LGF: Reality gets an upgrade
The Ninja Theory team offers insight into the development processes behind the upcoming PS3 fighter, Heavenly Sword.
LONDON--Four members of the Ninja Theory development team revealed a little bit more of the promising third-person action game Heavenly Sword during a presentation at the Game Developers Conference London today.
Duncan Frostick (combat code Ninja), Nina Kristensen (chief development Ninja), SaiTong Man (combat design Ninja), and Guy Midgely (lead animation Ninja) talked through some of the gameplay aspects and showed off some demo videos to prove their points.
Man explained that the team found inspiration for the upcoming PlayStation 3 game from kung fu movies and current popular fighting games. "We looked at games like Virtua Fighter and Soul Calibur because they have essentially very simple designs." Frostick added: "We worked on a flowing pose-to-pose animation. The inspiration came from kung fu films, not hard, Western-style animation."
Man said that one of the driving forces behind the game was to create something that looked "pretty" and action sequences that flowed together perfectly. "Way back when we first started working on Heavenly Sword, the main thing for me was aesthetics; it had to look amazing. Also, the gameplay had to be completely accessible to the casual gamer, but it had to have depth for the hardcore gamer."
Frostick revealed that the main character would become stronger and gain attack moves as the game progressed, which suggested the game will feature role-playing elements. "Like most fighting games, we worked on the basis that through the game, the bigger and better the moves become. There are two types of synchronised attacks. There are counters and what we call super styles. The super style stuff looks spectacular. These get more and more kind of ridiculous as you go through the game and get more and more powerful."
Midgely went on to talk about how important the flow of the game is to make physically impossible fighting moves look real. "We're taking reality and amping it up to the next level. The players always feel like they are in the game. You don't want to be enjoying playing a game, or watching a kung-fu movie, and think, 'Wait, that's not right.' It takes away enjoyment from the game."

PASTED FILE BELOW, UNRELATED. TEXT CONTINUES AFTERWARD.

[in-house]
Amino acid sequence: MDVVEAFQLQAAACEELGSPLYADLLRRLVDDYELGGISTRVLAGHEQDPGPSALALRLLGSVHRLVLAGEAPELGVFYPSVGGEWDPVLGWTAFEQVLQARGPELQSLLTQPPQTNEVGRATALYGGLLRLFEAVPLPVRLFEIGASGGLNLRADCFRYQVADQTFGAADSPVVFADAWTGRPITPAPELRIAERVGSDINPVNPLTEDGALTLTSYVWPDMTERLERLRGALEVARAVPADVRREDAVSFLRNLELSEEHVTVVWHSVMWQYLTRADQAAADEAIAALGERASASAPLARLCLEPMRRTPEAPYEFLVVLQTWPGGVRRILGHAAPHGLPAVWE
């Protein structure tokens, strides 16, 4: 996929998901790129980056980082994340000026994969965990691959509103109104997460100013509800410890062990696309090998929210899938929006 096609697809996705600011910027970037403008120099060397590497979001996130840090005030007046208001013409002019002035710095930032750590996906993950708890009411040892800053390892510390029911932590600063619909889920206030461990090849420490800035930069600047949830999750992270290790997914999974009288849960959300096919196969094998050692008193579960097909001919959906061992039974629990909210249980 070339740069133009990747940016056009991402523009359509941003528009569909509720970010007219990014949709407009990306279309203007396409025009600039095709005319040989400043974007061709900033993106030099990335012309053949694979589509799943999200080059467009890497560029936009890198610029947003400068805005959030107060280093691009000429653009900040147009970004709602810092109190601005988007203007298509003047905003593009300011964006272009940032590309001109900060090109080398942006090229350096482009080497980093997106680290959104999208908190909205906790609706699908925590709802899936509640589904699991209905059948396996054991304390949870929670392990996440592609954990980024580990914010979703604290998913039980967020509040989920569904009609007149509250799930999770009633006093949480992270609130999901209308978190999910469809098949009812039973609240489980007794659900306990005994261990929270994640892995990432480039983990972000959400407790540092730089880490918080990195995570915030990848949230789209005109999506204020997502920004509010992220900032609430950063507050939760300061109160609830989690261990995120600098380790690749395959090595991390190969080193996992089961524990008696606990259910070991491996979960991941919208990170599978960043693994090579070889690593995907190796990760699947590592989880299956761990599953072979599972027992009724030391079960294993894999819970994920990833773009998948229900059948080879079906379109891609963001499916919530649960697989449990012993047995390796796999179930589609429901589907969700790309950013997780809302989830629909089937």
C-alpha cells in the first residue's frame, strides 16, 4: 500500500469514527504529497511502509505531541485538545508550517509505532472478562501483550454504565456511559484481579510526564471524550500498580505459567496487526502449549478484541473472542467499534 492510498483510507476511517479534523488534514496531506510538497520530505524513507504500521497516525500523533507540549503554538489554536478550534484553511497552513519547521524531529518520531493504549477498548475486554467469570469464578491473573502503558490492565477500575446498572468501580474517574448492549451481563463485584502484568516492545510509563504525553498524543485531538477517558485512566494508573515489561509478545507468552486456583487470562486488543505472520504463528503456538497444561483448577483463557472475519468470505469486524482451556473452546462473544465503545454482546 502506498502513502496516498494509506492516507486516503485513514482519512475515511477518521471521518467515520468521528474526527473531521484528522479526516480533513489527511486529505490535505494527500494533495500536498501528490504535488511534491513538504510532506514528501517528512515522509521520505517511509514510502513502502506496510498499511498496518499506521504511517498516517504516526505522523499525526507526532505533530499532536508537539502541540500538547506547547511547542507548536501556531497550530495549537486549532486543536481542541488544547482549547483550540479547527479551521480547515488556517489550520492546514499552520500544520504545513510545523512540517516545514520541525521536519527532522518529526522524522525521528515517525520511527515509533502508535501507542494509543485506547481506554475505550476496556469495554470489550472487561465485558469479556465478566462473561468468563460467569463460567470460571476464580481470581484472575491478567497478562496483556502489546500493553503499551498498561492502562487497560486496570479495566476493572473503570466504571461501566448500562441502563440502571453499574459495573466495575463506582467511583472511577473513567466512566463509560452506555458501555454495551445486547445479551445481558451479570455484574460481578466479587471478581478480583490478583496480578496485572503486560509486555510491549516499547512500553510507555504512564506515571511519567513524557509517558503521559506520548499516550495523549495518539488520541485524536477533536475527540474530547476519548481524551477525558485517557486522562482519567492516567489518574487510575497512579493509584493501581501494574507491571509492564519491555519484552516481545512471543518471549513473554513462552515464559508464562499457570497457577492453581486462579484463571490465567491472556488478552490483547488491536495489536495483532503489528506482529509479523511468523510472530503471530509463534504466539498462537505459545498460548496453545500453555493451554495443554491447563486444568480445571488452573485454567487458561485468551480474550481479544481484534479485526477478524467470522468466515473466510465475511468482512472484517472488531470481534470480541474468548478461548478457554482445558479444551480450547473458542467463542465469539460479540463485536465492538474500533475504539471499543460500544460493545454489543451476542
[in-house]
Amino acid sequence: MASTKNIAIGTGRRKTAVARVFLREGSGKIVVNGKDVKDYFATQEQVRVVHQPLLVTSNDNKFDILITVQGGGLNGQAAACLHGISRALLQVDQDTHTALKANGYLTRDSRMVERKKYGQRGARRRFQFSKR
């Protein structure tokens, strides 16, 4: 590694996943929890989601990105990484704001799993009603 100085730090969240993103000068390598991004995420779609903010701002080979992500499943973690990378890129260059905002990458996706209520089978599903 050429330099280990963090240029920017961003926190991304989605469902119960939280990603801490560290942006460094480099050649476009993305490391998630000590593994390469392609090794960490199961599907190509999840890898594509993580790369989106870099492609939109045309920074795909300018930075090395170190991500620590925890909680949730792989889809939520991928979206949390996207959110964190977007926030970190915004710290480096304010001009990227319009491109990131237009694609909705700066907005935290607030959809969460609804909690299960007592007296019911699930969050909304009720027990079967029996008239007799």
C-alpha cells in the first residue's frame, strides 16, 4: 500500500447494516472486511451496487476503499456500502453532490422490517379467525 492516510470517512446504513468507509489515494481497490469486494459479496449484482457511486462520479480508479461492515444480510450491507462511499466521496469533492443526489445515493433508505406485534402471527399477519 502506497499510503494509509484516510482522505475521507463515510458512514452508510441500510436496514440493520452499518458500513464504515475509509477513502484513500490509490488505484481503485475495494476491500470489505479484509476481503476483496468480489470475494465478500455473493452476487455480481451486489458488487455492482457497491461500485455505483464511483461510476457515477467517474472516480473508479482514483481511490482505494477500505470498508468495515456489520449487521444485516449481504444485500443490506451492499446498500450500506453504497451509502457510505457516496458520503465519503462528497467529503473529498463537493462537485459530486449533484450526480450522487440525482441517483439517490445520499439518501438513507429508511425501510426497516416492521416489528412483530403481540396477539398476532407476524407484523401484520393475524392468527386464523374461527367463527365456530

The game, as has been seen from previous videos and demos, will be fast paced--Midgely confirmed that the animations will be running at 60 frames per second, while most games today run at 30. He added that there will also be a slowing effect within the game, which may work out something like 'bullet time,' now common in games.
No visuals of game bosses were shown, but the team was quick to assert that their moves will be equally impressive as those of the main character. Frostick elaborated on some of the boss-related elements: "There are some bosses who do truly spectacular moves. And there are armies, 1,000 people tearing through a valley trying to get you. There is also another element to the game, more cinematic elements, environmental interactions, power jumps, etc."
He went on to quantify the number of attack animations: "For the hero, there are literally hundreds of different attack animations. I'd say around 1,000 animations at the moment."
One revelation that surprised many attending the session was the lack of a collision-based system within the game, but Frostick defended the choice. "We use transitions to take the hero away from the wall into a safe area with cool animations. I'm pretty happy with that solution."
The quartet also explained the creative process for the game. "We were an autonomous unit and the studio heads have faith in what we do. We don't have to go through several people to get what we want. It's talking around the table rather than having to go through lots of red tape to make something happen."
Although some of the fighting sequences in the demo were obviously violent, including one in which a creature was sliced from the groin up, Midgely claimed that the game is likely to receive a T-for-Teen rating in the US.